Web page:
Well, maybe not so easy.
I have an essay in the current issue of The American Interest intended as a standing-on-one-foot guide to practical drug policy reform. The introduction lays out what I take to be the central facts; what follows is a set of fairly specific recommendations for action, intended to be illustrative rather than comprehensive.
There’s something in the essay, I trust, to offend almost everybody, but most of it reflects a near-consensus among the small tribe of academic drug policy analysts. (Most of my colleagues disagree with me about eliminating the minimum drinking age, and I’m just about alone in having any interest in hallucinogen policy.)
As a teaser, here are the specific policy recommendations:
Don’t fill prisons with ordinary dealers.
Lock up dealers based on nastiness, not on volume.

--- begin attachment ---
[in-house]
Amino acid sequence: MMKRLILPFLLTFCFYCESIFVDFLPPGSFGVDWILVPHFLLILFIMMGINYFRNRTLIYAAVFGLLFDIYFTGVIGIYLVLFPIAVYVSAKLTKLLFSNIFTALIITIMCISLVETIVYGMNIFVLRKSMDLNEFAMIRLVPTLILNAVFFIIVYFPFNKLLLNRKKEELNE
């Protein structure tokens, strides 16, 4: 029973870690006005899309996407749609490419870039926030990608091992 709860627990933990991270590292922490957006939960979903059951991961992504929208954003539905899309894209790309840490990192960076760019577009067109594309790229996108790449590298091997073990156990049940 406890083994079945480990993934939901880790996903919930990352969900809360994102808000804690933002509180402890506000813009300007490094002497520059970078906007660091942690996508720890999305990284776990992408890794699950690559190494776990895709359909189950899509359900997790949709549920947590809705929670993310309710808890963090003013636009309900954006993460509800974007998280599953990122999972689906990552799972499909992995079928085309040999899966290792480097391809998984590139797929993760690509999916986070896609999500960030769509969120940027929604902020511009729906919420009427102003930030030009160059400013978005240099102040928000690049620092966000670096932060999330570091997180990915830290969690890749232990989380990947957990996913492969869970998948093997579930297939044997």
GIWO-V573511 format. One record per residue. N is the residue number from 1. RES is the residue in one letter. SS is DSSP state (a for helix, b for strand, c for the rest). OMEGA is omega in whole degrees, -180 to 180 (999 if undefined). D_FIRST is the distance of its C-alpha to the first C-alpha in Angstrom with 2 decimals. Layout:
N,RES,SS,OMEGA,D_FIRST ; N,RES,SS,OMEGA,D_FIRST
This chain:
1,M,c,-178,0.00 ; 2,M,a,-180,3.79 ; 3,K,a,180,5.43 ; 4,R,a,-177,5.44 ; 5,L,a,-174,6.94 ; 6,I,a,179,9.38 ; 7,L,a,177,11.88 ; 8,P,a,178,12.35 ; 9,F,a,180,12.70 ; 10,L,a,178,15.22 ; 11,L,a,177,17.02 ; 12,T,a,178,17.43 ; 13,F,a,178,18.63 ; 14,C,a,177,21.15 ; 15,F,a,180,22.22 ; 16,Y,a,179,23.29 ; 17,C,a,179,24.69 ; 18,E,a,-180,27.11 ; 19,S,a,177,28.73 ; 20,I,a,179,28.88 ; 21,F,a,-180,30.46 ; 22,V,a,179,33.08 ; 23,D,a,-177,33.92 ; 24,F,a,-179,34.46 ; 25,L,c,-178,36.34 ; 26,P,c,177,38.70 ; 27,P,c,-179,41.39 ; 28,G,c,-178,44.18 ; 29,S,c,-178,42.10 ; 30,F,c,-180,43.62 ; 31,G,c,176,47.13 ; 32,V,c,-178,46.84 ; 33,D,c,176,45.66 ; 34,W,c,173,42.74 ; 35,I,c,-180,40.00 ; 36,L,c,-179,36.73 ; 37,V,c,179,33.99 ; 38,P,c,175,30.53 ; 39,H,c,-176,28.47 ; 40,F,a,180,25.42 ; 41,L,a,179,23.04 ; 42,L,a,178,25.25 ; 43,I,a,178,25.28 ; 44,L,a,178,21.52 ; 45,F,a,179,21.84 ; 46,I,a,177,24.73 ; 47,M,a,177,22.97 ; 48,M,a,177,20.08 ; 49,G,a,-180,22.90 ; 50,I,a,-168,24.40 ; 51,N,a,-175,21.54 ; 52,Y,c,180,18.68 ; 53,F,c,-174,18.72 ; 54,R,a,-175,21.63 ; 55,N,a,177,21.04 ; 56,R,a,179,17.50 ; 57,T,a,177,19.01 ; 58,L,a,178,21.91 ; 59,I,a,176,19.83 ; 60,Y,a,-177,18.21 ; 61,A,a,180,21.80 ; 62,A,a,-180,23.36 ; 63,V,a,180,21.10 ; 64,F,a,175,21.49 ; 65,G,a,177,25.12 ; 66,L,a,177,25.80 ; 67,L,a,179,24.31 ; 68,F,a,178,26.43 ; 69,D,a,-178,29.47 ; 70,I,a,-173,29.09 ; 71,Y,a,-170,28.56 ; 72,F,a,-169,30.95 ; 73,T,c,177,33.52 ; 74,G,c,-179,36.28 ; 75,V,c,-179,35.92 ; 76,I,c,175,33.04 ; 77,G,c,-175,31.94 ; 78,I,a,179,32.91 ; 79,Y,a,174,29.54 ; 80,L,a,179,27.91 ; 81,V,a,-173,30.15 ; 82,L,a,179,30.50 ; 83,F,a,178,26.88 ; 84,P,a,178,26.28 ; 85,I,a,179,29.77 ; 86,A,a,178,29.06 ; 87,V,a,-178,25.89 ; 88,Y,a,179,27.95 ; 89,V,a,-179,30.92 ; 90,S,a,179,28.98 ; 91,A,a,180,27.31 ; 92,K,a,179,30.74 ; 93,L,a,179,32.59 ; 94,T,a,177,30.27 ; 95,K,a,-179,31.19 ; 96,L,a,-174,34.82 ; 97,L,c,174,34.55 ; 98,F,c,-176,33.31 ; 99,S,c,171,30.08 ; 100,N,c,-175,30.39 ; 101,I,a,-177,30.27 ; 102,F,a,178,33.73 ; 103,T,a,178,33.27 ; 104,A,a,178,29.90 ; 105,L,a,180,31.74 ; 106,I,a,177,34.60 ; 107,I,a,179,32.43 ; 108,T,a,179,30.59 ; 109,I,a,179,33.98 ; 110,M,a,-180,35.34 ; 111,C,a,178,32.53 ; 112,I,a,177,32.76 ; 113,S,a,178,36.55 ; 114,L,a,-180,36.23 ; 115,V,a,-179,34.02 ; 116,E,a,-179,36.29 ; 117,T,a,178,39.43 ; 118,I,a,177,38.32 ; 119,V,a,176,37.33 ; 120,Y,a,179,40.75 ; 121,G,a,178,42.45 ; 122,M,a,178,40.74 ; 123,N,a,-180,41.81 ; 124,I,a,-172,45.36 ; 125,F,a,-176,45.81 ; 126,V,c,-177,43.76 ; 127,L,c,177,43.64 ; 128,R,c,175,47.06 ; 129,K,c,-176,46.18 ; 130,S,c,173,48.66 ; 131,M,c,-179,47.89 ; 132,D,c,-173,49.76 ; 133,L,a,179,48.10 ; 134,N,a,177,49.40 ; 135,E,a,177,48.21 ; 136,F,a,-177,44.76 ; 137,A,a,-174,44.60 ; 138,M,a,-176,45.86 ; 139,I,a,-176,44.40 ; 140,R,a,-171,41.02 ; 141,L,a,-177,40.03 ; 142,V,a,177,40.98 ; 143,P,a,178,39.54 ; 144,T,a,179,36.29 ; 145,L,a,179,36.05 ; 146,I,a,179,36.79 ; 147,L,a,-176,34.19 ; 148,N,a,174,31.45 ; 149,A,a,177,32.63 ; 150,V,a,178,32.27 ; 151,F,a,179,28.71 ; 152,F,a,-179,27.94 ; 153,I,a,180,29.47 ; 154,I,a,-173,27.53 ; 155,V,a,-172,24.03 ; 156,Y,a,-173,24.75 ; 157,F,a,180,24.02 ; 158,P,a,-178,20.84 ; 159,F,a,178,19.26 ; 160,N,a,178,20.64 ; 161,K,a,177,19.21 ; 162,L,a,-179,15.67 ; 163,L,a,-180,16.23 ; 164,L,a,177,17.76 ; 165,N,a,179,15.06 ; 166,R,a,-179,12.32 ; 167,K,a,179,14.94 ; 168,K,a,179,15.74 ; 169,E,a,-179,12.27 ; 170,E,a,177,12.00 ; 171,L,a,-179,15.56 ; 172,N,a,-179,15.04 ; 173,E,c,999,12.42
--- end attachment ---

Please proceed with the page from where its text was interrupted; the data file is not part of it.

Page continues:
Break up flagrant drug markets using low-arrest crackdowns.
Encourage problem drug users to quit without formal treatment.
Pressure drug-using offenders to stop.
Expand opiate maintenance.
Work on immunotherapies.
Say more than “No.”
Don’t rely on DARE.
Prevent drug dealing among kids.
Alcohol and tobacco
Deny alcohol to problem drinkers.
Raise the tax on alcohol, especially beer.
Eliminate the minimum drinking age.
Encourage less risky forms of nicotine use.
Let pot-smokers grow their own.
Get drug enforcement out of the way of pain relief.
Create a regulatory framework for performance-enhancing chemicals.
Figure out what hallucinogens are good for, and don’t let the drug laws interfere with religious freedom.
Stop sacrificing foreign policy and human rights objectives to drug control.
Footnote I didn’t choose, and wouldn’t have chosen, either the title or the photos. Other than that, everything in the piece is mine; Adam Garfinkel and his crew were both generous with editorial suggestions and non-directive about substance.